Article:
Fewer California Distracted Driving Deaths in 2009
Posted on Sep 22, 2010
The National Highway Traffic Safety Administration has announced that in 2009, American car crash deaths fell to 33,808, the lowest number since 1950. The big surprise is the announcement that fatal car crashes linked to distracted driving also fell - by 6 percent last year. Despite the drop, U.S. Transportation Secretary Ray LaHood said that distracted driving accidents remain at “epidemic” levels and says that the Department of Transportation will remain dedicated to stopping distracted driving.
According to NHTSA data, there were 5,838 crashes linked to distracted drivers in 2008. The number dropped to 5,474 deaths in 2009. However, in both years distracted driving crashes accounted for 16 percent of all road fatalities in 2009.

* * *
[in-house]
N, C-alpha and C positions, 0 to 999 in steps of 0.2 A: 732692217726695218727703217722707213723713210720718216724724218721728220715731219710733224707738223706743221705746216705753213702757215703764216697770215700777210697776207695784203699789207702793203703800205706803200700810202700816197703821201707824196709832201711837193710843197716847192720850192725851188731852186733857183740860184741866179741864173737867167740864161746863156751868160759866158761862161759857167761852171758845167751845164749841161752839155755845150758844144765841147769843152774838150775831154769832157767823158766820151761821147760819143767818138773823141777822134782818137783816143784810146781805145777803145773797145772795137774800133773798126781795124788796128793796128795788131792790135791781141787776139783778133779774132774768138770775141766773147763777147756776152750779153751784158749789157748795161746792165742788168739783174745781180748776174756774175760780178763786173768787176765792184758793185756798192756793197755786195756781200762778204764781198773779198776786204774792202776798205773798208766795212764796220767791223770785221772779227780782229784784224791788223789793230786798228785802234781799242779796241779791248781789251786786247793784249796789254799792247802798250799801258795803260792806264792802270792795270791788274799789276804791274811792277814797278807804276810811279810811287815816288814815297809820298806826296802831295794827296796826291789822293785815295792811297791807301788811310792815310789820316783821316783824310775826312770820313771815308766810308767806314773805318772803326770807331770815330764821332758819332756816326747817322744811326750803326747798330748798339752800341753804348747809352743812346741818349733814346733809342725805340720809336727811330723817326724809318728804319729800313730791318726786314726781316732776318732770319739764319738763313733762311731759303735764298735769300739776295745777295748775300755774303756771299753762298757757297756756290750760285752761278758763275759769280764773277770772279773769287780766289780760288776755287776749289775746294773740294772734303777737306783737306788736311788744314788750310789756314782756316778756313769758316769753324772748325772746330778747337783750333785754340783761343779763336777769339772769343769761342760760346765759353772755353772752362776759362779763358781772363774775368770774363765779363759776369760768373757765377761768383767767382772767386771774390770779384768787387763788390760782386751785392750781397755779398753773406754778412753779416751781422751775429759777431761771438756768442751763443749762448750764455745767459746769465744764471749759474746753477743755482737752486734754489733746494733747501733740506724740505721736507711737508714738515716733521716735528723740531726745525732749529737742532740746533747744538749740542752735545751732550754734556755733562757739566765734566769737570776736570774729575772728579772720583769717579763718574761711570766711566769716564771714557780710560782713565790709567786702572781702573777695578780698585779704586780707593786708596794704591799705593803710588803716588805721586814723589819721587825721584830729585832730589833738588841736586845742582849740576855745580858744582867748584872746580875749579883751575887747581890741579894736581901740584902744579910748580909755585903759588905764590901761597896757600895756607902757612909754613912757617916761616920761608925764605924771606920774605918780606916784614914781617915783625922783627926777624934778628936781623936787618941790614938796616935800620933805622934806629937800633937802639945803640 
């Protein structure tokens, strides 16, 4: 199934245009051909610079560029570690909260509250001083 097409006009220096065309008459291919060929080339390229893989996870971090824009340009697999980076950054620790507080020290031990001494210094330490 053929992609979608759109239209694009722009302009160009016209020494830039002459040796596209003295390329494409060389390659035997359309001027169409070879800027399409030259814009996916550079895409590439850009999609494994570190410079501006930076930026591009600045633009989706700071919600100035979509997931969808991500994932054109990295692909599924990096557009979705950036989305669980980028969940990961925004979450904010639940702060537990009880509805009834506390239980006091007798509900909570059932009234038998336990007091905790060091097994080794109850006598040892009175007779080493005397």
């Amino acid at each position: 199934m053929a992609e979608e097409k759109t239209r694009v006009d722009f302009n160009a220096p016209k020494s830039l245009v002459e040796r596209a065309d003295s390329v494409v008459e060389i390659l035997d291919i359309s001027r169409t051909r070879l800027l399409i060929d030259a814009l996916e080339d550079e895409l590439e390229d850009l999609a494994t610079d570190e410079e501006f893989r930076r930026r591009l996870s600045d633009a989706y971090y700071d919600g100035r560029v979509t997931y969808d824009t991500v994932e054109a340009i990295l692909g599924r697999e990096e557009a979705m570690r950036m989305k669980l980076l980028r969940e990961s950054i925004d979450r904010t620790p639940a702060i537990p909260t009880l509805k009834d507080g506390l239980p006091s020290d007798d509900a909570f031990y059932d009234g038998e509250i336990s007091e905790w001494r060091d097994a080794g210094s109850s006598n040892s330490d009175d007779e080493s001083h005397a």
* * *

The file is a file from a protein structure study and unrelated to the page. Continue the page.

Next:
In addition to the 5,474 lives lost to distracted driving last year, 448,000 people were injured in distracted driving accidents.
2009 also saw the lowest fatality and injury rates ever recorded: 1.13 deaths per 100 million vehicle miles traveled in 2009, compared to 1.26 deaths for 2008. In fact, fatalities decreased across all categories of motor vehicles - including motorcycles. The decline represents the first decrease in motorcycle crash deaths in 11 years.
Driving while texting or talking on a phone without a hands-free device is illegal in California.